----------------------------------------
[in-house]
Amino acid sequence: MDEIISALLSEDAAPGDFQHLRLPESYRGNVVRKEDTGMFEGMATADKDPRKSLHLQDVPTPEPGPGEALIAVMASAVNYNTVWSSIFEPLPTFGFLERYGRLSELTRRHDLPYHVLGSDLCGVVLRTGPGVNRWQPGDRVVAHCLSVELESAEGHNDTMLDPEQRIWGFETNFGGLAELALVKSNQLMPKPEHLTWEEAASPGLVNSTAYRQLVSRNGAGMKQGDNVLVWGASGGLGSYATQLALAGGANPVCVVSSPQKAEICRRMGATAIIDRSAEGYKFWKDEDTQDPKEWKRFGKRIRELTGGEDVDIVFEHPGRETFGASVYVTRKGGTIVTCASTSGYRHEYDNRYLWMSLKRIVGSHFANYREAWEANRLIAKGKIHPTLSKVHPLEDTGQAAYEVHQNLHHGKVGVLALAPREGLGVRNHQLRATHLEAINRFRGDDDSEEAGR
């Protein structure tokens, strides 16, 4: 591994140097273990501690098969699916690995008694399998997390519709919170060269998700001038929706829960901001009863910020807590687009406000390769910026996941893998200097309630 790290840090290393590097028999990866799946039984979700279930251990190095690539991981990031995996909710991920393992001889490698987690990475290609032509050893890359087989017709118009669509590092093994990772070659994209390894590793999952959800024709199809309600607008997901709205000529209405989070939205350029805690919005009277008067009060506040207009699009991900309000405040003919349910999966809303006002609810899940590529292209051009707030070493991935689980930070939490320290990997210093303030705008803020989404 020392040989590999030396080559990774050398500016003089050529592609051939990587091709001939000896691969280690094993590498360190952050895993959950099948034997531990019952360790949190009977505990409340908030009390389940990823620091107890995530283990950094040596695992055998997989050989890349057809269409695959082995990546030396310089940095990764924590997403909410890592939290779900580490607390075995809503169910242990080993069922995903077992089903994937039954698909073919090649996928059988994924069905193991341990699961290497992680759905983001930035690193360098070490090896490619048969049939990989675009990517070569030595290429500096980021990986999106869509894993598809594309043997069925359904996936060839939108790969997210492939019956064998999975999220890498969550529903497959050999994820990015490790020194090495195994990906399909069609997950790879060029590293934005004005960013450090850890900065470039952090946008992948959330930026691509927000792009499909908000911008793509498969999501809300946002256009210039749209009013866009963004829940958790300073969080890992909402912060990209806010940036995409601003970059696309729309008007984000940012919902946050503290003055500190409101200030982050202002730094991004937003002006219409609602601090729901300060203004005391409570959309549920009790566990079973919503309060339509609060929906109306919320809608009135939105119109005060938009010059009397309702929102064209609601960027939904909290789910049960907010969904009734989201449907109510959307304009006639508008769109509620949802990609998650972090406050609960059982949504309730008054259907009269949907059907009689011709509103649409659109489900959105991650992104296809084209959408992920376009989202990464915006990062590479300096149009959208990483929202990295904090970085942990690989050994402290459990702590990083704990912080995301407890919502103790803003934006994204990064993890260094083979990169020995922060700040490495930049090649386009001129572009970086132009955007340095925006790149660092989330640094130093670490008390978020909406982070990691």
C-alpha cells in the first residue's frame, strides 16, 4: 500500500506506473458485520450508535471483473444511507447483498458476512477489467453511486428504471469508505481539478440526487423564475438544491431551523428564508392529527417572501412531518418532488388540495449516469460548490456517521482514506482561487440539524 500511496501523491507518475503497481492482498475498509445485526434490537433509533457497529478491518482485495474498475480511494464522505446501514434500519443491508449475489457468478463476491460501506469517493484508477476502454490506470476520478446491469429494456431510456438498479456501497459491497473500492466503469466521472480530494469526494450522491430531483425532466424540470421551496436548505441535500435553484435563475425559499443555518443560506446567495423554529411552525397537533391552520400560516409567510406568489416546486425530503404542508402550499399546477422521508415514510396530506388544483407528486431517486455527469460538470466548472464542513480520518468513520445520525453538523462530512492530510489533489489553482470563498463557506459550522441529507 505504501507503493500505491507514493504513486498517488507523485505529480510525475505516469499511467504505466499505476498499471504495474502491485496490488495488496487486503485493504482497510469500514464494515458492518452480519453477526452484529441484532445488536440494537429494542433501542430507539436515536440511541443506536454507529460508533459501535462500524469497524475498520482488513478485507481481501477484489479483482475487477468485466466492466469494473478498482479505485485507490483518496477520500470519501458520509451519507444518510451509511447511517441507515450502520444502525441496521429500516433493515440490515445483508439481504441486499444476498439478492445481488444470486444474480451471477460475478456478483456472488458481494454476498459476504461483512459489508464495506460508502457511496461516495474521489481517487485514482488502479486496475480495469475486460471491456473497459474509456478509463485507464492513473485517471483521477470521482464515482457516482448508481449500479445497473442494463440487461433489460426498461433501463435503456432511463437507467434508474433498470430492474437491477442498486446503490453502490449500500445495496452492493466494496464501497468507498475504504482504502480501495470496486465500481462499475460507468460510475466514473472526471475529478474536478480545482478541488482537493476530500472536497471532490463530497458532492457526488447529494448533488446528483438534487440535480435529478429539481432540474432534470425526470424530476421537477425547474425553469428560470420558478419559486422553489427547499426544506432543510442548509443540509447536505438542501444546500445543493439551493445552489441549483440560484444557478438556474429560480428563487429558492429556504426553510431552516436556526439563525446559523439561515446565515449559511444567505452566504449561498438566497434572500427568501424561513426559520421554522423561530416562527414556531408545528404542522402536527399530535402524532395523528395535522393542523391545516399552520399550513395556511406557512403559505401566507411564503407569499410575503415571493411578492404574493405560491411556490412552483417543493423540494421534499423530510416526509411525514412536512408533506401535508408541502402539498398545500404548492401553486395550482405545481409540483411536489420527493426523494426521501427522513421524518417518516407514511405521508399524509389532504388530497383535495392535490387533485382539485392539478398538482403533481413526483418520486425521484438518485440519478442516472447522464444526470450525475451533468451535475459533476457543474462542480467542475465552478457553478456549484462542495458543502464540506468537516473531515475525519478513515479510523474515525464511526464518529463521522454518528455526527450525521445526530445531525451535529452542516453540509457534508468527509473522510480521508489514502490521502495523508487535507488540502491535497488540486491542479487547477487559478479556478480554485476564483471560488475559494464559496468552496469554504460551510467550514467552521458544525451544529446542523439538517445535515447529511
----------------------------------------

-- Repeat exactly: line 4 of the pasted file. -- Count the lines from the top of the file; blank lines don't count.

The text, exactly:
C-alpha cells in the first residue's frame, strides 16, 4: 500500500506506473458485520450508535471483473444511507447483498458476512477489467453511486428504471469508505481539478440526487423564475438544491431551523428564508392529527417572501412531518418532488388540495449516469460548490456517521482514506482561487440539524 500511496501523491507518475503497481492482498475498509445485526434490537433509533457497529478491518482485495474498475480511494464522505446501514434500519443491508449475489457468478463476491460501506469517493484508477476502454490506470476520478446491469429494456431510456438498479456501497459491497473500492466503469466521472480530494469526494450522491430531483425532466424540470421551496436548505441535500435553484435563475425559499443555518443560506446567495423554529411552525397537533391552520400560516409567510406568489416546486425530503404542508402550499399546477422521508415514510396530506388544483407528486431517486455527469460538470466548472464542513480520518468513520445520525453538523462530512492530510489533489489553482470563498463557506459550522441529507 505504501507503493500505491507514493504513486498517488507523485505529480510525475505516469499511467504505466499505476498499471504495474502491485496490488495488496487486503485493504482497510469500514464494515458492518452480519453477526452484529441484532445488536440494537429494542433501542430507539436515536440511541443506536454507529460508533459501535462500524469497524475498520482488513478485507481481501477484489479483482475487477468485466466492466469494473478498482479505485485507490483518496477520500470519501458520509451519507444518510451509511447511517441507515450502520444502525441496521429500516433493515440490515445483508439481504441486499444476498439478492445481488444470486444474480451471477460475478456478483456472488458481494454476498459476504461483512459489508464495506460508502457511496461516495474521489481517487485514482488502479486496475480495469475486460471491456473497459474509456478509463485507464492513473485517471483521477470521482464515482457516482448508481449500479445497473442494463440487461433489460426498461433501463435503456432511463437507467434508474433498470430492474437491477442498486446503490453502490449500500445495496452492493466494496464501497468507498475504504482504502480501495470496486465500481462499475460507468460510475466514473472526471475529478474536478480545482478541488482537493476530500472536497471532490463530497458532492457526488447529494448533488446528483438534487440535480435529478429539481432540474432534470425526470424530476421537477425547474425553469428560470420558478419559486422553489427547499426544506432543510442548509443540509447536505438542501444546500445543493439551493445552489441549483440560484444557478438556474429560480428563487429558492429556504426553510431552516436556526439563525446559523439561515446565515449559511444567505452566504449561498438566497434572500427568501424561513426559520421554522423561530416562527414556531408545528404542522402536527399530535402524532395523528395535522393542523391545516399552520399550513395556511406557512403559505401566507411564503407569499410575503415571493411578492404574493405560491411556490412552483417543493423540494421534499423530510416526509411525514412536512408533506401535508408541502402539498398545500404548492401553486395550482405545481409540483411536489420527493426523494426521501427522513421524518417518516407514511405521508399524509389532504388530497383535495392535490387533485382539485392539478398538482403533481413526483418520486425521484438518485440519478442516472447522464444526470450525475451533468451535475459533476457543474462542480467542475465552478457553478456549484462542495458543502464540506468537516473531515475525519478513515479510523474515525464511526464518529463521522454518528455526527450525521445526530445531525451535529452542516453540509457534508468527509473522510480521508489514502490521502495523508487535507488540502491535497488540486491542479487547477487559478479556478480554485476564483471560488475559494464559496468552496469554504460551510467550514467552521458544525451544529446542523439538517445535515447529511